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The Way of Johnson Tower

Darby, Mark MSN, BSN, RN, ARNP, FNP-C

AJN, American Journal of Nursing: December 2019 - Volume 119 - Issue 12 - p 72
doi: 10.1097/01.NAJ.0000615836.29977.ac
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An NP is reminded by clinic patients and their community that caring is a two-way street.

Anticipating a Banner Year for Nursing

Mark Darby is on the faculty of the University of Nebraska Medical Center College of Nursing and works as an NP at Charles Drew Health Center in Omaha, NE. Contact author: markdarby@cox.net. Illustration by Janet Hamlin. A podcast of this essay is available at www.ajnonline.com.

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Fresh from graduation as a family NP, I obtained a job at Johnson Tower, a public housing tower built in the '60s. Over 200 small brick apartments were stacked on one another like blocks of Legos.

I was warned that Johnson Tower was where “all the crazy people” went. Or that if I wanted a drug, any drug, I just had to go to a particular floor and say the dealer's name. Indeed, last year a man was murdered over a drug deal gone bad not 15 feet from the front door of our clinic.

It is a clinic with one exam room below the building laundry. If more than four people use the washing machine, water will drip onto our centrifuge.

People have asked me, “How can you work in a place like this?” One thing I learned in NP school is that I am a nurse first and an advanced practitioner second. Nurses are supposed to look at the whole person—mind, body, and spirit—as well as the environment. I have found that the residents of Johnson Tower teach me more about being a nurse and a human being than you would imagine.

There is Mr. Isaiah, an elderly man on disability who sits at the front door greeting people and acting as unofficial security guard. He knows all the residents and their families, and calls police when there is a disturbance. He protects everyone, even those he does not like. As he says, “You are supposed to care about your home, no matter where it is.”

There is Janine, a young woman who despite intermittent claudication will walk all day picking up recyclables, not for money so much as to care for the earth.

There is Doug, 385 lbs. and on too many opioids for low back pain, who told me he would like to lose weight if he could only find someone to listen to him and “not treat him like he was just fat.” So we worked together, focusing on exercise, stretching, and weight loss. He is down 100 lbs. and counting. And no pain meds.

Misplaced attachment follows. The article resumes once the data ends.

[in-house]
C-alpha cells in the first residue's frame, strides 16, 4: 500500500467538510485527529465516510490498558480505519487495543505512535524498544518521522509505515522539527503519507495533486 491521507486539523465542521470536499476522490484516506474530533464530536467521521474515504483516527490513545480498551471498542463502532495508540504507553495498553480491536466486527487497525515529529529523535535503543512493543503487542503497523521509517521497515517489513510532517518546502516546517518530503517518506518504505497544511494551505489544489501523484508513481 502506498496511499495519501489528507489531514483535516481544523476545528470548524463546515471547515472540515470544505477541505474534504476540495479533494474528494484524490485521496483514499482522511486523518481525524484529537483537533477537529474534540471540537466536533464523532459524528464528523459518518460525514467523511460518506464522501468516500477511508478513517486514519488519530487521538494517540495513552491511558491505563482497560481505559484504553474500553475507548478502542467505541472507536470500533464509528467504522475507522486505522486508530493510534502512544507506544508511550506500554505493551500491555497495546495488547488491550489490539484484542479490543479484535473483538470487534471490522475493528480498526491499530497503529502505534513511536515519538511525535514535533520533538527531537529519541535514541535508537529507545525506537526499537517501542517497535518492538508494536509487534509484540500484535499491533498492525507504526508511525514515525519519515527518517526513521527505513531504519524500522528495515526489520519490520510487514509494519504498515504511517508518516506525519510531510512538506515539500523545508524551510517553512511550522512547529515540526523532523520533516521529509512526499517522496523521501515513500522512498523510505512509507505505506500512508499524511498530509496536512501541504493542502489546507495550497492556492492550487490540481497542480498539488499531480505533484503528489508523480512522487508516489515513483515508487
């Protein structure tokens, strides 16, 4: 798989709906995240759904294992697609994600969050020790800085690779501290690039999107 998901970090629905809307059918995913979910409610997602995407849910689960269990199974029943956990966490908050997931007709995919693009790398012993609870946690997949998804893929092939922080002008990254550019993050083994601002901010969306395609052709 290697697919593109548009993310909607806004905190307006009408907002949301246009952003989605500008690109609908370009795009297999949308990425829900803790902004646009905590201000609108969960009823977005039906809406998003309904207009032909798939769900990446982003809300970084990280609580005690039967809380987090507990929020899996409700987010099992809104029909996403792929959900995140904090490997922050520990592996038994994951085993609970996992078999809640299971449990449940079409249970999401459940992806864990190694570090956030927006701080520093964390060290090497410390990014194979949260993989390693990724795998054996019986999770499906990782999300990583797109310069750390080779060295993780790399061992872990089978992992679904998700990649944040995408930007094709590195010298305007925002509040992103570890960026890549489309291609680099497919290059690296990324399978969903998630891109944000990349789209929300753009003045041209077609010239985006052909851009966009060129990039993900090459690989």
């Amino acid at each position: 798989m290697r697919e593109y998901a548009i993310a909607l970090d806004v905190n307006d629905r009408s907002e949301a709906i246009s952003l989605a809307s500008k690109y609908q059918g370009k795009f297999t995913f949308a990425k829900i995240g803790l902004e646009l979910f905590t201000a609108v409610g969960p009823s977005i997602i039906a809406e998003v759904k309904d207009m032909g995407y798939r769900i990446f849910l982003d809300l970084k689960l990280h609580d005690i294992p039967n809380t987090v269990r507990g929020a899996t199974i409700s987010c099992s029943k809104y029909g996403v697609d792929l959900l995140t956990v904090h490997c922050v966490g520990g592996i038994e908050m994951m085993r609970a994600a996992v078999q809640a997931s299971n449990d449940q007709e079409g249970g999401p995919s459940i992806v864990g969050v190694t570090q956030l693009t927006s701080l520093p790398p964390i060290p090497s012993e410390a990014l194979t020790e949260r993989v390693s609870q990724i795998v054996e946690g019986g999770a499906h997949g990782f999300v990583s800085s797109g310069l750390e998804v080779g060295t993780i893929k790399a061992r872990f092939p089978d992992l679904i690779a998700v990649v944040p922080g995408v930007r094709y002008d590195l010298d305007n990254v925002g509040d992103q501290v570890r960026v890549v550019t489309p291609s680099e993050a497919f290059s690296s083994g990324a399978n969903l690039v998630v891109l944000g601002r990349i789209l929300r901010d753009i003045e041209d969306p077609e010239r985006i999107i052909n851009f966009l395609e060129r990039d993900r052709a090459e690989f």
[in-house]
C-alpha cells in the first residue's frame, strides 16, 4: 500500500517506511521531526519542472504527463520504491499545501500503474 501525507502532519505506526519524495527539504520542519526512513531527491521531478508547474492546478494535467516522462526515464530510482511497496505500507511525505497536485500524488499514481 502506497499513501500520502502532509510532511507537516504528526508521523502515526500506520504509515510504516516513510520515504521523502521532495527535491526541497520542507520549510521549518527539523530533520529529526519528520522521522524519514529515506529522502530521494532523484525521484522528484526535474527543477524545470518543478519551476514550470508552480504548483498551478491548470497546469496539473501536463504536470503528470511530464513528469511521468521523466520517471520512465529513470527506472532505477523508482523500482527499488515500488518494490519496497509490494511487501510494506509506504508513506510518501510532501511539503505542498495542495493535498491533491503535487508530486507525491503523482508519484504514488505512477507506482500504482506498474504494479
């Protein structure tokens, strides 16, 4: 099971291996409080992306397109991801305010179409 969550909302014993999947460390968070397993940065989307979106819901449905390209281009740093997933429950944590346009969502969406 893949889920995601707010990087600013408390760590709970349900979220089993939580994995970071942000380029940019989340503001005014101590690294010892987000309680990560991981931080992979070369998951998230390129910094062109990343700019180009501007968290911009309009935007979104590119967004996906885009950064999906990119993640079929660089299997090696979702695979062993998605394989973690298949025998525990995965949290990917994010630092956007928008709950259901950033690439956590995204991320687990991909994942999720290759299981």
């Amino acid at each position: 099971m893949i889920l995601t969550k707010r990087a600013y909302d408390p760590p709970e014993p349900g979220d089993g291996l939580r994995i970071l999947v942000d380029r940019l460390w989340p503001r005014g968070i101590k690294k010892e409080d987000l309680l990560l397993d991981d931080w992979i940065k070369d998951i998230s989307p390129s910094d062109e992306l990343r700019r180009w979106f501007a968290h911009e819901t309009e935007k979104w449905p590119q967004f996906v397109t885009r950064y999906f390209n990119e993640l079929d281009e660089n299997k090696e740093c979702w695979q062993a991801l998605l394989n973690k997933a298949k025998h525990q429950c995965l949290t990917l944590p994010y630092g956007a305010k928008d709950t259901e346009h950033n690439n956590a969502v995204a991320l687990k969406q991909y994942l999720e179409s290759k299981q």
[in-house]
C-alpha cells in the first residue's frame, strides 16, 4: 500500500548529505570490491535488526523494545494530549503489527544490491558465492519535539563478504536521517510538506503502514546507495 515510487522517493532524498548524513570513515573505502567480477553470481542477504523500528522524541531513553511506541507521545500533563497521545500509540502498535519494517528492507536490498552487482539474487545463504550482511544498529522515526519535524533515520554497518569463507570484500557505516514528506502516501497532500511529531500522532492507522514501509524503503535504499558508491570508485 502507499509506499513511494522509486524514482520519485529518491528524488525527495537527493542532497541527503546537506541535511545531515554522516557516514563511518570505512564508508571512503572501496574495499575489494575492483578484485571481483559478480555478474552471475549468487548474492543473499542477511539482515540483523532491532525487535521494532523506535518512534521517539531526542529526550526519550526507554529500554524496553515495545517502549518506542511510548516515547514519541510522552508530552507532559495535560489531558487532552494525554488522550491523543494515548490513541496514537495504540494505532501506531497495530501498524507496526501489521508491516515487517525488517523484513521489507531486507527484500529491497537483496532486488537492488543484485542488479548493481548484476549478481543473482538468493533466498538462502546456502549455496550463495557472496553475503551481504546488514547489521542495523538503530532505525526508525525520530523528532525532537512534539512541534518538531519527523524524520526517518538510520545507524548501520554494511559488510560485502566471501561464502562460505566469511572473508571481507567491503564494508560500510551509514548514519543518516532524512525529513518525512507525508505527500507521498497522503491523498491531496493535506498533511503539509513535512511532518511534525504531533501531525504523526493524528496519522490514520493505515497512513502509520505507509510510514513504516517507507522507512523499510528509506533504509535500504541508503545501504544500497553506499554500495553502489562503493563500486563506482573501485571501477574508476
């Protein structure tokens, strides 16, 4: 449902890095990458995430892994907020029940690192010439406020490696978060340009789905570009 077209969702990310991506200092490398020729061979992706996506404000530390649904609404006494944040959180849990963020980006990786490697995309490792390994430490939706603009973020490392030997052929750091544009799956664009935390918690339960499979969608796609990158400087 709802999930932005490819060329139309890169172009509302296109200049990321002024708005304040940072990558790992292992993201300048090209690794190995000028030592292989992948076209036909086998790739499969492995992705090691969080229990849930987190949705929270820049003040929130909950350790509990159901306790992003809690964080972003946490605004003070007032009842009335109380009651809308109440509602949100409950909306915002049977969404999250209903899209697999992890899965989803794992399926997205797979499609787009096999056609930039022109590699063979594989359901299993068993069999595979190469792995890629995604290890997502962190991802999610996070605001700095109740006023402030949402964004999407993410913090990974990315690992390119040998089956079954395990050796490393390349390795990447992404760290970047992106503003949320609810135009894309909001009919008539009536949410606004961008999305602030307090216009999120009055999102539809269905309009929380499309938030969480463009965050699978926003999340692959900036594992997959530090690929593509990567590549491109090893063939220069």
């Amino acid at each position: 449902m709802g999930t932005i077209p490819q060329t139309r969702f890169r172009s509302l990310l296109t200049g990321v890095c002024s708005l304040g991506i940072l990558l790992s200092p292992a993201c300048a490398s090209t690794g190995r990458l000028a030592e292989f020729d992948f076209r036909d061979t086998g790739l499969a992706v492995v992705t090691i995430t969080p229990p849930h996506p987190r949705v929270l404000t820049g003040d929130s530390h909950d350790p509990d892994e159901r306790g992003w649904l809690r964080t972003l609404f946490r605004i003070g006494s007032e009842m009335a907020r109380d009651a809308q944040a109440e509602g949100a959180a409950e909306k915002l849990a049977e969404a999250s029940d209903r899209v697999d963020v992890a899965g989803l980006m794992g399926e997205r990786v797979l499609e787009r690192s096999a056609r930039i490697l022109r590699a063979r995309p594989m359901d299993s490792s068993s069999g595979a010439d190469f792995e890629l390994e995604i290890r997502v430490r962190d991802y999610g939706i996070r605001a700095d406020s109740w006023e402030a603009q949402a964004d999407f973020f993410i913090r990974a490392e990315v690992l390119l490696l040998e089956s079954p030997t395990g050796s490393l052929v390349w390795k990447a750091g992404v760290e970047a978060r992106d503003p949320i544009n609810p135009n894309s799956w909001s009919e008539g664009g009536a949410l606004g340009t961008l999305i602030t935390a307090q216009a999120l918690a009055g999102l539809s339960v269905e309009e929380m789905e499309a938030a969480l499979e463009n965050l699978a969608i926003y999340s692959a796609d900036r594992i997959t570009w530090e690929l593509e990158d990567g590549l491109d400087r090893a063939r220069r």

There is Bobby, a 30-year-old schizophrenic with type 1 diabetes. He works nights in a bakery, walking two miles from the closest bus stop to his job. He makes just enough to pay his bills, afford his medication, and a little extra. He is meticulous about managing his diabetes. He knows his psychiatric medication forward and backward. He tells me what it was like when his mental illness was not controlled. I had seen such patients when I worked inpatient psych and had always thought people like Bobby would be incapable of leading a productive, happy life. Boy, was I ever wrong. Every so often, he brings doughnuts for the clinic's front desk staff, medical assistant, or me.

Every Thursday noon, a church comes to the tower. They hold a prayer service and serve a meal in the dayroom. Many residents come for the meal alone, but some come for the prayers and the companionship. Many pray for me and the clinic. They have adopted us—so much so they make sure that the clinic staff are given a meal. I always think I'm supposed to care for them, but they care for me as well.

The drug-related murder occurred just outside the clinic door, in the early morning several hours before the clinic was to open. The police were only letting residents into the building, but they let me cross the tape they had used to rope off the area to check on the clinic. As I walked in the front door, there was Mr. Isaiah sitting in his chair. He said, “It's still my home, and it needs protection.” The building manager told me that they would need to use a high-pressure hose to clean the area because there “was a lot of blood.” We thought about closing the clinic that day. But I decided that no, we needed to be there.

The week after the murder, Janine came down to the clinic carrying a cross made of flowers. She asked me to follow her out to the murder site. She gently placed the cross against the fence and tied it there. She stood back and lowered her head to pray. As we went back into the building, she said, “No one should have to die alone, no matter what the cause.”

All these people, despite their circumstances, teach me more about generosity, perseverance, and hope than I could learn anywhere else. People say, “How can you work in a place like Johnson Tower?”

I am a nurse. Where else would I be?

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